Indicted election worker says he didn't know of law False voting trial to begin Tuesday

March 03, 1996|By Jackie Powder | Jackie Powder,SUN STAFF

One of the seven Baltimore City Election Board employees charged with false voting said yesterday that he wasn't aware he had broken state election laws when he cast his vote in the 1994 gubernatorial election in Baltimore while living in Baltimore County.

"I've never been in trouble in my life," said Joseph P. Pizza, 72, a technician in the election board's warehouse who repairs voting machines and prepares them for elections. Mr. Pizza, who has worked at the election board for a year, lives in Pikesville.

He and six other city election board employees were charged by Maryland's state prosecutor with one count each of false voting. The prosecutor has been investigating voting irregularities since the contested 1994 gubernatorial election, in which Republican Ellen R. Sauerbrey lost a close vote to Gov. Parris N. Glendening, a Democrat.

Those charged include Christopher Jackson, the son of city election Administrator Barbara E. Jackson; Samuel McAfee, who in charge of the election board's warehouse; and Marie Rogers, who is a sister of state election Administrator Gene Raynor.

Neither Ms. Jackson nor any of the other defendants could be reached yesterday.

State Special Prosecutor Stephen Montanarelli said no other charges relating to voter irregularities have been lodged as a result of his office's investigation into the contested election.

He said the workload of his seven-member staff affected the length of time between the start of the investigation and the filing of charges against city election board employees. "We're a very small office," Mr. Montanarelli said. "We have other priorities."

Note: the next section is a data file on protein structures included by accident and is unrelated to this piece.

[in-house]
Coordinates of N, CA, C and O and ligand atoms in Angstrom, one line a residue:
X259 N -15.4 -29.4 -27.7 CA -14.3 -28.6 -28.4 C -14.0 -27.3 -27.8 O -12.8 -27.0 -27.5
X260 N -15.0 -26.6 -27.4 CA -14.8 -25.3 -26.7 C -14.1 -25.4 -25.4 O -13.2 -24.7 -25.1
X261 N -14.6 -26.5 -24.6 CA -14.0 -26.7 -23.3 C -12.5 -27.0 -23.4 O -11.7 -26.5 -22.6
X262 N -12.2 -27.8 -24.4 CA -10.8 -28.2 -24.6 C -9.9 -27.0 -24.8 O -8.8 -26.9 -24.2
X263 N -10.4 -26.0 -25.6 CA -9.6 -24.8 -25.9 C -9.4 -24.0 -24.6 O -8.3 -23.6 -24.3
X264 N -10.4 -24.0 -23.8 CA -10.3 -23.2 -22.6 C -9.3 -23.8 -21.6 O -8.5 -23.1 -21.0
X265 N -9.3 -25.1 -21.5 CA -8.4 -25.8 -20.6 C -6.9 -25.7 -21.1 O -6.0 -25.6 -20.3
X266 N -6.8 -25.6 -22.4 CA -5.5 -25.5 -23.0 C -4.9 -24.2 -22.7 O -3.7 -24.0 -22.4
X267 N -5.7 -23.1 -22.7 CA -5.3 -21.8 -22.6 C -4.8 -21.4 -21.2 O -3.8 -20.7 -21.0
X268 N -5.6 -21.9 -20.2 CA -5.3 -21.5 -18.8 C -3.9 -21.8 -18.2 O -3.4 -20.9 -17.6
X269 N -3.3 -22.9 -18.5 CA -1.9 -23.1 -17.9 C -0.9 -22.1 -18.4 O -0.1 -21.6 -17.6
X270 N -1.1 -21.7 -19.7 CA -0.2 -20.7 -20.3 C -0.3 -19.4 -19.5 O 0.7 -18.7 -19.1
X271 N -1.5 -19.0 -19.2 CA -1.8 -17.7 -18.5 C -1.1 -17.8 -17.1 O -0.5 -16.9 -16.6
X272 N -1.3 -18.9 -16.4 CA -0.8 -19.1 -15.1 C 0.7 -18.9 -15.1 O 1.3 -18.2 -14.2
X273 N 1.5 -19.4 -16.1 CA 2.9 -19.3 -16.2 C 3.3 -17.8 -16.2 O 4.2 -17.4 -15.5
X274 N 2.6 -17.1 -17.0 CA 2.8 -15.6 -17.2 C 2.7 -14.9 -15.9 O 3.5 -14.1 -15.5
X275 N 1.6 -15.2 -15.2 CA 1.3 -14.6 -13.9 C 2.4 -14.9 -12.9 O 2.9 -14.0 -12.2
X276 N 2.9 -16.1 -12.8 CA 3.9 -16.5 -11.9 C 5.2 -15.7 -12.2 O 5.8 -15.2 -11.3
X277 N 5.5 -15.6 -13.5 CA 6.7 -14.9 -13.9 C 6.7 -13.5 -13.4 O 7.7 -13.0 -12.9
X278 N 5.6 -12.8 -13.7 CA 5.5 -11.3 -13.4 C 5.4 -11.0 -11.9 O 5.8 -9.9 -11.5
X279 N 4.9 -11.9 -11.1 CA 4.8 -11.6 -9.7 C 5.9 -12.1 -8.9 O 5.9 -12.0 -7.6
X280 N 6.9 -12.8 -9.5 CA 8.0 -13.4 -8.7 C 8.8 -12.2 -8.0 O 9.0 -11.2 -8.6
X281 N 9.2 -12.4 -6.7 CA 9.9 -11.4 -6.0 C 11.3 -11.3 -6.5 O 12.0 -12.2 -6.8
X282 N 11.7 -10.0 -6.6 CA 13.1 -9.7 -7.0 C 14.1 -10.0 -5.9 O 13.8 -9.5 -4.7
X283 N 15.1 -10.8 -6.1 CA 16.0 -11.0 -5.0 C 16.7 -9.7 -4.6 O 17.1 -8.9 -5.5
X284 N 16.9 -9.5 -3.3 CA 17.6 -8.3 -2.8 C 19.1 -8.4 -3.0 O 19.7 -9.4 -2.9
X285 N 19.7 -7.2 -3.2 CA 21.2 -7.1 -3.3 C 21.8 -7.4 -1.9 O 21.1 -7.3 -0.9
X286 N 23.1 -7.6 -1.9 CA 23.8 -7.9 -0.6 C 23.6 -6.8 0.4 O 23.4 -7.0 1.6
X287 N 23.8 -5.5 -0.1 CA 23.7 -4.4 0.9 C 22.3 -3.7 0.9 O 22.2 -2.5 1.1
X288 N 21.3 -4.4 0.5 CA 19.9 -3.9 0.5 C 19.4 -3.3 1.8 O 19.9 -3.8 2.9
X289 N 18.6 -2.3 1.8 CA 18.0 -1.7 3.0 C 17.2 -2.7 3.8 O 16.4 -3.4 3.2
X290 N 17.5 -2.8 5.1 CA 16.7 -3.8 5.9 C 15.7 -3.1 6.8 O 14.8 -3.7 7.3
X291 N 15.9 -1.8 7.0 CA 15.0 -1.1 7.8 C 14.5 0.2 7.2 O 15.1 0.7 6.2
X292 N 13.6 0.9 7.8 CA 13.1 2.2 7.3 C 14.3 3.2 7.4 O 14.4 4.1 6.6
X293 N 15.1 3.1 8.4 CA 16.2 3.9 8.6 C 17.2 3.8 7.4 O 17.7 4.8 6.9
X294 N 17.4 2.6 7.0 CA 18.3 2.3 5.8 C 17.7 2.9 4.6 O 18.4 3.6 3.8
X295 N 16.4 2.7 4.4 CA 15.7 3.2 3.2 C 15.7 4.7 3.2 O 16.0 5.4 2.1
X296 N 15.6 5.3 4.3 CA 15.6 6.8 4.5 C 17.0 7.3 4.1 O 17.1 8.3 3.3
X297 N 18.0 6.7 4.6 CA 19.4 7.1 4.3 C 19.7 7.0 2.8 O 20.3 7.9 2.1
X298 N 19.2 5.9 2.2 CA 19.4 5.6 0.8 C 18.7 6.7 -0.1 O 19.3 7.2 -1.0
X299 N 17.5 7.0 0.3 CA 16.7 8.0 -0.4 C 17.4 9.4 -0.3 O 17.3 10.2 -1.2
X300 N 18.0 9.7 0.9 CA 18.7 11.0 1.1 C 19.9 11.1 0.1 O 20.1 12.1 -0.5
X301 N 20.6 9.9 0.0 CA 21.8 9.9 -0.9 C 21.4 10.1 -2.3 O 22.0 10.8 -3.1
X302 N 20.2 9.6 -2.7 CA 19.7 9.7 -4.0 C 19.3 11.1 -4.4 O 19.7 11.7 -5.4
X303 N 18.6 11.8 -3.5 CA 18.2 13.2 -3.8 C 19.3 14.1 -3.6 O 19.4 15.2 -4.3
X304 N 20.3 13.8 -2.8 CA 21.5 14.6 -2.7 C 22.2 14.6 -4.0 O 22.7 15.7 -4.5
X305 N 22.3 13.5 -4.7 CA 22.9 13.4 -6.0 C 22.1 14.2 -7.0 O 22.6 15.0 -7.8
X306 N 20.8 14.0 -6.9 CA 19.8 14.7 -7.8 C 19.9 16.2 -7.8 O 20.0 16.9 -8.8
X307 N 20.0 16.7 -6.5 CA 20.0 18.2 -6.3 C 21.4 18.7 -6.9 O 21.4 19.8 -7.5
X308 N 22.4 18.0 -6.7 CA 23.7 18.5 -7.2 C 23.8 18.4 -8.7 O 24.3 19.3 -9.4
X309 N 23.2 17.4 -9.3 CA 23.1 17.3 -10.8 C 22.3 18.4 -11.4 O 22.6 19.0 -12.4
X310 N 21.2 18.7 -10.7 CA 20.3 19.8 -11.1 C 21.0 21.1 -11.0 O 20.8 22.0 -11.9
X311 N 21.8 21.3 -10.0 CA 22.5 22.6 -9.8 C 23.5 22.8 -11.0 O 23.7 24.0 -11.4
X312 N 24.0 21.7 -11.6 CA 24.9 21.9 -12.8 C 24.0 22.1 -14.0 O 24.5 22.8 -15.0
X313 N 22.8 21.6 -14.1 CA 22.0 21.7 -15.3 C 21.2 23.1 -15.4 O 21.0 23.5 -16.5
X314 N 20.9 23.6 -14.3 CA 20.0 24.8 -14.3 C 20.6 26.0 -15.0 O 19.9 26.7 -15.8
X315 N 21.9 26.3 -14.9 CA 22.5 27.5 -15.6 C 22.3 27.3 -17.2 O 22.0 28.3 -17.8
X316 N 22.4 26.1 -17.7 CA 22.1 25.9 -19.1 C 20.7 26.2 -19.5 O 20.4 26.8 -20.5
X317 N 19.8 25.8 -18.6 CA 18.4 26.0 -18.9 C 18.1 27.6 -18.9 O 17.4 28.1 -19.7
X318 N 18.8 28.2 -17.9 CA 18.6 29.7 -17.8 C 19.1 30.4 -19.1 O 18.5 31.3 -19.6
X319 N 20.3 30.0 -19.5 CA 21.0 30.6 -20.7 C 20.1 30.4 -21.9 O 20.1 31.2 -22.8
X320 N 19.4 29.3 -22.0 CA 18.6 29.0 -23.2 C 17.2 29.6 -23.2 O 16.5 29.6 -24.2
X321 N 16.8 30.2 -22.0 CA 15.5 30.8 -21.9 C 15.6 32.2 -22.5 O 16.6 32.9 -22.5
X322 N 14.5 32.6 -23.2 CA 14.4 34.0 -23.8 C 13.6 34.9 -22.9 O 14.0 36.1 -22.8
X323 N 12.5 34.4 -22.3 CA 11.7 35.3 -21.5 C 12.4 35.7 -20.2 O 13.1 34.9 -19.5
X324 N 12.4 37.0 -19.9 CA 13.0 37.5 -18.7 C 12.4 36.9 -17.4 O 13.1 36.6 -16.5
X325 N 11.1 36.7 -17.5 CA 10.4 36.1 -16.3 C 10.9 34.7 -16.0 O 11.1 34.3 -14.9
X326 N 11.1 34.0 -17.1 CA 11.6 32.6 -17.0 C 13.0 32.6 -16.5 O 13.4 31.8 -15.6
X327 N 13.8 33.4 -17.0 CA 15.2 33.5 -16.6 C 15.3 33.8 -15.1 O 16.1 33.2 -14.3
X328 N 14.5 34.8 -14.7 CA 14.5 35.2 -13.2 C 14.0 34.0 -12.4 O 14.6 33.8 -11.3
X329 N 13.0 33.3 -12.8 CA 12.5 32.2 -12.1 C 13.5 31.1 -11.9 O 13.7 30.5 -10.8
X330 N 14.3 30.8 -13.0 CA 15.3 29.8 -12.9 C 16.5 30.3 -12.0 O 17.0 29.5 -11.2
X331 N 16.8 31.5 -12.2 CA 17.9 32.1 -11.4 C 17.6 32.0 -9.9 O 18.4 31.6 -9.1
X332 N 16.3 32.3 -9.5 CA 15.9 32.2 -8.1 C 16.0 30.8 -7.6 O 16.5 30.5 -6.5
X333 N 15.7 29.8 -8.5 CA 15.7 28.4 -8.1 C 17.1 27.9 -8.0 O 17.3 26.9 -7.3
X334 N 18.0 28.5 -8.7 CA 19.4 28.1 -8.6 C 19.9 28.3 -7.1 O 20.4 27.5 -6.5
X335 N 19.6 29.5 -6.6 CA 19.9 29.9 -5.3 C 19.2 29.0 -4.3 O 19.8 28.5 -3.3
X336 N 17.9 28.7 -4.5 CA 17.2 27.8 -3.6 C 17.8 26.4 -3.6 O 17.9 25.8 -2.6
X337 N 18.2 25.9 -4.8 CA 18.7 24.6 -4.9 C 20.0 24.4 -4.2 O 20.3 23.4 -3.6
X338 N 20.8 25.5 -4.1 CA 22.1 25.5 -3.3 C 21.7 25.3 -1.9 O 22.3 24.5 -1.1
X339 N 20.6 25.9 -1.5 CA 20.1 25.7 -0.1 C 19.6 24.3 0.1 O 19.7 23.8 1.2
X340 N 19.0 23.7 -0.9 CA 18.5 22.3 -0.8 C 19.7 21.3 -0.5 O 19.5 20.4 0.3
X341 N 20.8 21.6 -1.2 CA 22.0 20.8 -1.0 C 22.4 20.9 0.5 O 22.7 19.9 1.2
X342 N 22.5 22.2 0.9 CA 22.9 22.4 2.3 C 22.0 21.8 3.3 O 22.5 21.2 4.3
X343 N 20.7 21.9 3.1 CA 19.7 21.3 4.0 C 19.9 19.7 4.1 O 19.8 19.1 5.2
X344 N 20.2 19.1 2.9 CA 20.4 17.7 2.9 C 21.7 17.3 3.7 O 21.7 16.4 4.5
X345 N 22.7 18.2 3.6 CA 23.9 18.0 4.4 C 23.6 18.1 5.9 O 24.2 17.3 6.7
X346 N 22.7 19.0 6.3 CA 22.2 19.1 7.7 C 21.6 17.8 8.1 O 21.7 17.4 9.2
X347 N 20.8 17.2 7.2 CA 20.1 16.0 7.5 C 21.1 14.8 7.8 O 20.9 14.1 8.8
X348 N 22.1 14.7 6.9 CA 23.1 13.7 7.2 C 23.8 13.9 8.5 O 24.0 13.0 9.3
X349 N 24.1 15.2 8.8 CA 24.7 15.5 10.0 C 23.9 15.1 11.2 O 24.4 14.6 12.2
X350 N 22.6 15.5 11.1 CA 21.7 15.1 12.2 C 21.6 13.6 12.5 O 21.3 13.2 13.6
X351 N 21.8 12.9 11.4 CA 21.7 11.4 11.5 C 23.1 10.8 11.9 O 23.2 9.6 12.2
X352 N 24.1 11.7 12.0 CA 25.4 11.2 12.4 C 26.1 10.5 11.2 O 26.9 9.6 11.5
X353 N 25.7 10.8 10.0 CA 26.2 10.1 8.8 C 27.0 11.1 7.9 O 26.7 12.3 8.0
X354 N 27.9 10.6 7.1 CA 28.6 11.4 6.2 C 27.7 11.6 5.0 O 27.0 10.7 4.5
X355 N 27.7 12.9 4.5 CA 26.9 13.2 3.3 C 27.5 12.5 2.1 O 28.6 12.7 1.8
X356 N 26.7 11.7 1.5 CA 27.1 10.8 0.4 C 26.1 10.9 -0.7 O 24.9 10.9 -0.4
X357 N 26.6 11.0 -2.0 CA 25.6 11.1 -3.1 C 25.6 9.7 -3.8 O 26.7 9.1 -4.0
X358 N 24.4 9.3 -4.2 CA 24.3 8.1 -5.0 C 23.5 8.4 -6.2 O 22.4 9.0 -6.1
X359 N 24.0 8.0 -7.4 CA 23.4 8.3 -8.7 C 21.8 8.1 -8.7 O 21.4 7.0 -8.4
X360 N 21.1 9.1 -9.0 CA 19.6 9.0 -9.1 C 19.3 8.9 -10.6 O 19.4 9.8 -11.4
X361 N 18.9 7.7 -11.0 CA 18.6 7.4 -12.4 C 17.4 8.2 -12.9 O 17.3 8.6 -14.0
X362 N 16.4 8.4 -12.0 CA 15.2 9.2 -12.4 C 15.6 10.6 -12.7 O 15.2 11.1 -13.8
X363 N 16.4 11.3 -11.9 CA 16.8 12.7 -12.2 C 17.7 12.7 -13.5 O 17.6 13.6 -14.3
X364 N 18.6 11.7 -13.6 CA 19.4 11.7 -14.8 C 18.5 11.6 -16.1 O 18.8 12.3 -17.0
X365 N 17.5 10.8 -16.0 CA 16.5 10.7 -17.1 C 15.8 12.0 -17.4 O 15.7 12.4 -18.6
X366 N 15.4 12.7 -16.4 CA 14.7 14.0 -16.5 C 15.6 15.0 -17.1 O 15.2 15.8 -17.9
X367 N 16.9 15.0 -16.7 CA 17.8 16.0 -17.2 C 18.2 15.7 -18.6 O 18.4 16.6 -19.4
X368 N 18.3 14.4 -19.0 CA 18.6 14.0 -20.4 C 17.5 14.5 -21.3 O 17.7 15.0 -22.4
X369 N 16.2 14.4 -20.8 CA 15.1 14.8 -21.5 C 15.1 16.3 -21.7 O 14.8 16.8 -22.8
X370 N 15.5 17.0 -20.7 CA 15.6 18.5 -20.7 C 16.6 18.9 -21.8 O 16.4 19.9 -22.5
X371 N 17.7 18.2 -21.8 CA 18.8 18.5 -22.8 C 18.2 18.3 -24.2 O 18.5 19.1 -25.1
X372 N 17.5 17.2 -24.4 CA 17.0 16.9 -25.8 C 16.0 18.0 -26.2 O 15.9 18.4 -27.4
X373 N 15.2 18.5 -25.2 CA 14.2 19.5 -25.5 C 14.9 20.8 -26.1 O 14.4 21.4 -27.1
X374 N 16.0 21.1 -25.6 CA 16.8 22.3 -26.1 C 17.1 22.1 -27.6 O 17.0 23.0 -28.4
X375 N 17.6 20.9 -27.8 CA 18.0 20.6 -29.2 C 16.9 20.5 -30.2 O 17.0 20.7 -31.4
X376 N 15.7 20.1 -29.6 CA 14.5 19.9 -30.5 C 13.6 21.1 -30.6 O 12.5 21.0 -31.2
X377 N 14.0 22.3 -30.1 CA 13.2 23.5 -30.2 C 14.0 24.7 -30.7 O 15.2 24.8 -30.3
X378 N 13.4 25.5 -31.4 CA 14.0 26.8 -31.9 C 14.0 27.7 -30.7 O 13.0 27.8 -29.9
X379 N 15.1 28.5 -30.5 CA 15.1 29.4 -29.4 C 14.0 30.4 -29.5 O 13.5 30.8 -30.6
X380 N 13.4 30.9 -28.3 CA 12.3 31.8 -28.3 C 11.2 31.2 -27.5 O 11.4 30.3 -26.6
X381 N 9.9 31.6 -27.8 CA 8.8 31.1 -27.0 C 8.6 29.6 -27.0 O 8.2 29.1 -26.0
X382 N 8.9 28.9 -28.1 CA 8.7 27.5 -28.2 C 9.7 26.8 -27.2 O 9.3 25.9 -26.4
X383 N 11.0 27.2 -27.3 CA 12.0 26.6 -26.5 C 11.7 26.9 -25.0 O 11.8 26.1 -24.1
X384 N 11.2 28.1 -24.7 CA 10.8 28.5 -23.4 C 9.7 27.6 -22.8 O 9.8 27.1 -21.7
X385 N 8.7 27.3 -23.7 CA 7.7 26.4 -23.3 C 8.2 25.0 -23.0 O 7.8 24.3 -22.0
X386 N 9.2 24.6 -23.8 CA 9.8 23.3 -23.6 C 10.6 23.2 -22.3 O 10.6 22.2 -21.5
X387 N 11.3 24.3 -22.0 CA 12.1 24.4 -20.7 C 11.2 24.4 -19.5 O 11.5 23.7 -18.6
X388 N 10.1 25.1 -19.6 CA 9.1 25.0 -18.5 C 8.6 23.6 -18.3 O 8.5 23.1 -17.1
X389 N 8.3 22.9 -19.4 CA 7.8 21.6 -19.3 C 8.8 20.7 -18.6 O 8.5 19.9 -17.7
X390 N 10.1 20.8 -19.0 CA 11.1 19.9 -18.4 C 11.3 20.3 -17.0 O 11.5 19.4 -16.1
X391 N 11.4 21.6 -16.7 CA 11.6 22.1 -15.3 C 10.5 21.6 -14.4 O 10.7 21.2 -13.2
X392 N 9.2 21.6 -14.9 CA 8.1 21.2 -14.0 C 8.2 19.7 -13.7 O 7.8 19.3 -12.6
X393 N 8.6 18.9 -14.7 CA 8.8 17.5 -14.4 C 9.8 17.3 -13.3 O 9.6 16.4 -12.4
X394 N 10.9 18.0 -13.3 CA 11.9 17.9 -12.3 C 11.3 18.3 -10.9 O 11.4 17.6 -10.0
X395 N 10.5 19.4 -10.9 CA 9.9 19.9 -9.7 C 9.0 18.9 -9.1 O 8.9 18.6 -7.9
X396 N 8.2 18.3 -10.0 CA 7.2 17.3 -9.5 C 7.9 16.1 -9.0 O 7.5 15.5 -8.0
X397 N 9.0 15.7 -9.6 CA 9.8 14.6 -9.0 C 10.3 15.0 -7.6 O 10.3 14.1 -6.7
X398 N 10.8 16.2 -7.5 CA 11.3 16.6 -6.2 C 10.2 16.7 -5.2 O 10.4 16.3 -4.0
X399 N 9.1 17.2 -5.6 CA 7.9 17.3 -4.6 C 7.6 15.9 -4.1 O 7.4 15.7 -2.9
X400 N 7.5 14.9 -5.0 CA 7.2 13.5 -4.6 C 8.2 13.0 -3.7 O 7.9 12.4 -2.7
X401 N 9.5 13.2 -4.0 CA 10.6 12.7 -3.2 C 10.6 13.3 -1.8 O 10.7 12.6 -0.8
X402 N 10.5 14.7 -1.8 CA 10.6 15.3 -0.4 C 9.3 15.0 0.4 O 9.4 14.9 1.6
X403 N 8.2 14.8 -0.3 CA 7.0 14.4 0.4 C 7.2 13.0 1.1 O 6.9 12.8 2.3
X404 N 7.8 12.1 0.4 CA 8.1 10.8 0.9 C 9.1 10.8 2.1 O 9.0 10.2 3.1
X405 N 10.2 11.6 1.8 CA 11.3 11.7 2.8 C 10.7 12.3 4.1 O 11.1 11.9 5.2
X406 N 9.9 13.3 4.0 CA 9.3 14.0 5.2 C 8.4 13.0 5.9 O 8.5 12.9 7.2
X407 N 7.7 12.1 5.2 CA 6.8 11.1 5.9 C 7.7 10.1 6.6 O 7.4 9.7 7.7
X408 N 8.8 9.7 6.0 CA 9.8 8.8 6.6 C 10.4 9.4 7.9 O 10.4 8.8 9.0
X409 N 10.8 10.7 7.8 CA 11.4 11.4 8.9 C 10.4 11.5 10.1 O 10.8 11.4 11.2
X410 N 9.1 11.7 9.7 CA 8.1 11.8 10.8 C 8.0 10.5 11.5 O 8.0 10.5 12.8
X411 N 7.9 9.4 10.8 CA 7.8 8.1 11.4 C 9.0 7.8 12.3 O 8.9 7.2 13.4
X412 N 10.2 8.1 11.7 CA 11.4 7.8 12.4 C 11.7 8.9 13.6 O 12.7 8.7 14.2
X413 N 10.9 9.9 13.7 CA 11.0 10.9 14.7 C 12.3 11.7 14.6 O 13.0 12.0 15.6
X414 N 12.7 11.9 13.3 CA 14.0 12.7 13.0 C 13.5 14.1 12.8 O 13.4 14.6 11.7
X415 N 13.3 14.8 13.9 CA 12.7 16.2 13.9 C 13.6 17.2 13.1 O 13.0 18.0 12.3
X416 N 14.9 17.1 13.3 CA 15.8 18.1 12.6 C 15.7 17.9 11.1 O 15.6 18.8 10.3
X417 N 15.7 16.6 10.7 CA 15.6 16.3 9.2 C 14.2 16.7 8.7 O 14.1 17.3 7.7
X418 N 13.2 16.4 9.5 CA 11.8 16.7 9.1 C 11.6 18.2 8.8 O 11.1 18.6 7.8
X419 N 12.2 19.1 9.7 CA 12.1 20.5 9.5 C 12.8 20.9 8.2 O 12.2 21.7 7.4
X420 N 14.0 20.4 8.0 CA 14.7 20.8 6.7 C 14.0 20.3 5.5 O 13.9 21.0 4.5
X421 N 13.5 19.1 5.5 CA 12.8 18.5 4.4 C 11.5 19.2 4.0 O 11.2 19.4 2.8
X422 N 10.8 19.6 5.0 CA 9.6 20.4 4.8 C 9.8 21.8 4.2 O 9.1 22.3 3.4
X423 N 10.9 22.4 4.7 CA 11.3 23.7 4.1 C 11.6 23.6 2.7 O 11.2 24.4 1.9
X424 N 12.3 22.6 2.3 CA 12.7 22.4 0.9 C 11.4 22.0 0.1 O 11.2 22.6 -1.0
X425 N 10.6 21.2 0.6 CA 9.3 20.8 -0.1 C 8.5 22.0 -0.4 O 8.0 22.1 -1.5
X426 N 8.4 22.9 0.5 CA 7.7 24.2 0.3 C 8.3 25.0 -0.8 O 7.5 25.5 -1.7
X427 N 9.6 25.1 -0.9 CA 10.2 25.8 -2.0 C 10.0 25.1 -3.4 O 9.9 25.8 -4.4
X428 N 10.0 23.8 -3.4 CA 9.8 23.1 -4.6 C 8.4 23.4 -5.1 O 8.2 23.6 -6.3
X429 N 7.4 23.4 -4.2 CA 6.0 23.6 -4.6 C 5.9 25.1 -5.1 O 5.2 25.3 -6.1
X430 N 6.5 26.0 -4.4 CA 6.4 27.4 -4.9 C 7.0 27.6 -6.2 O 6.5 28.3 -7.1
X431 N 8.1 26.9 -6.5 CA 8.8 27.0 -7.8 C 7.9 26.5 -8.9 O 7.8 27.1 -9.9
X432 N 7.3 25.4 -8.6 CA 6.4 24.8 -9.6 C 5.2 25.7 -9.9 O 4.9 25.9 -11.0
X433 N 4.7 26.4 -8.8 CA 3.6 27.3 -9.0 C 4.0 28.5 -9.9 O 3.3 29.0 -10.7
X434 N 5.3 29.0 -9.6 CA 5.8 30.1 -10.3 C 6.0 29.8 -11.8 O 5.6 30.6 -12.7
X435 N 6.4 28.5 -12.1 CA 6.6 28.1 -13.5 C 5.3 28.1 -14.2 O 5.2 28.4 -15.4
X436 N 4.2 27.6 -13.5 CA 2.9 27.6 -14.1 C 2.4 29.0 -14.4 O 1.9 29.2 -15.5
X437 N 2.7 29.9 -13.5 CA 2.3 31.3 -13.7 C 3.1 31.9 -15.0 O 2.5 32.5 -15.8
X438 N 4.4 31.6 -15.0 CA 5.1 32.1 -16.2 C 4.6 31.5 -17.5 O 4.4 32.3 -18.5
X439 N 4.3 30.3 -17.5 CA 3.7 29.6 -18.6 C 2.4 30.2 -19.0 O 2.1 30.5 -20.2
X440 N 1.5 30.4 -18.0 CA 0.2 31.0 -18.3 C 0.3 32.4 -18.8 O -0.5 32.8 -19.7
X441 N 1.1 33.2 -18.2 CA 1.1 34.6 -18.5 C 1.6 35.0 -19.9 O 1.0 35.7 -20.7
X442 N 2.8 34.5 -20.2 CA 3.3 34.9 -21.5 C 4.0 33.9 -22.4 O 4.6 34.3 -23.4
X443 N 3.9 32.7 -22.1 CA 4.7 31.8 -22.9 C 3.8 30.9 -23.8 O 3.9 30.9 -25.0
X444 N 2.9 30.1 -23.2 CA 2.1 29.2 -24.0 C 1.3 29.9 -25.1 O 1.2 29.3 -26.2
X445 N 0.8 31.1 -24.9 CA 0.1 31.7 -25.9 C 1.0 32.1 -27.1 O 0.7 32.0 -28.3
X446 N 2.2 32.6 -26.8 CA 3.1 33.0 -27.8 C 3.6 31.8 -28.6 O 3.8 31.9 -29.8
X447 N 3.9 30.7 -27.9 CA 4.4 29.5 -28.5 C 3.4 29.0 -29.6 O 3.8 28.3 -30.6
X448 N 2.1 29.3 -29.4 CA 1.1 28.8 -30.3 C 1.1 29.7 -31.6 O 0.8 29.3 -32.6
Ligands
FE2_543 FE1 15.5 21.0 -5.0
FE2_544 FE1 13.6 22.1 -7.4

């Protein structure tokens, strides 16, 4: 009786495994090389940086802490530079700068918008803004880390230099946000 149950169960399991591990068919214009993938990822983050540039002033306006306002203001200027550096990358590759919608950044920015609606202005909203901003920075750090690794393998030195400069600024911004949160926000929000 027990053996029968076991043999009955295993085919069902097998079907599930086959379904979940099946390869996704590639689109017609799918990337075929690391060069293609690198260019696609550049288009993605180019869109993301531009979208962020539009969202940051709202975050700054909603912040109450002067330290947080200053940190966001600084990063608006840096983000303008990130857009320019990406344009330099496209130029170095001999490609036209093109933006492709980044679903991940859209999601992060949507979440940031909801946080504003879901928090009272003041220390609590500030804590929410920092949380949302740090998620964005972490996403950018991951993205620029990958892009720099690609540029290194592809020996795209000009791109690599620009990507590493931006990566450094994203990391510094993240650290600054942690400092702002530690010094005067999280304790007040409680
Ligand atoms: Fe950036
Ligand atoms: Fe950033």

The other defendants are Terri Marcewski, who oversees absentee ballots; office worker Hakima Shaulis; and warehouse employee John Budka. Most of the defendants are scheduled to stand trial Tuesday in the District Court on Wabash Ave.

False voting is a misdemeanor punishable by up to five years imprisonment and a $2,500 fine.

Mrs. Sauerbrey, whose allegations of voting irregularities in the gubernatorial election led to the state prosecutor's investigation, said she felt "vindicated" by the charges against the city election board employees and called for their immediate dismissals.

"These are people who know what the law is and are charged with upholding the law. How can anybody have any confidence in them to carry out a fair and honest election process?" she said.

Complaints about false voting or investigations of it are infrequent, Mr. Montanarelli said.

Jack Schwartz, an assistant state attorney general for opinions and advice, said he has heard occasional reports of voters who live in one jurisdiction and vote in another, but couldn't say if this violation of state law is widespread.

"I don't know if anyone has ever done anything like a scientific study looking at the prevalence of this practice," he said.

Mr. Schwartz said it is not a violation of state law for a voter to cast a ballot at a precinct within his jurisdiction of residence, even though he may not be registered at that particular precinct.

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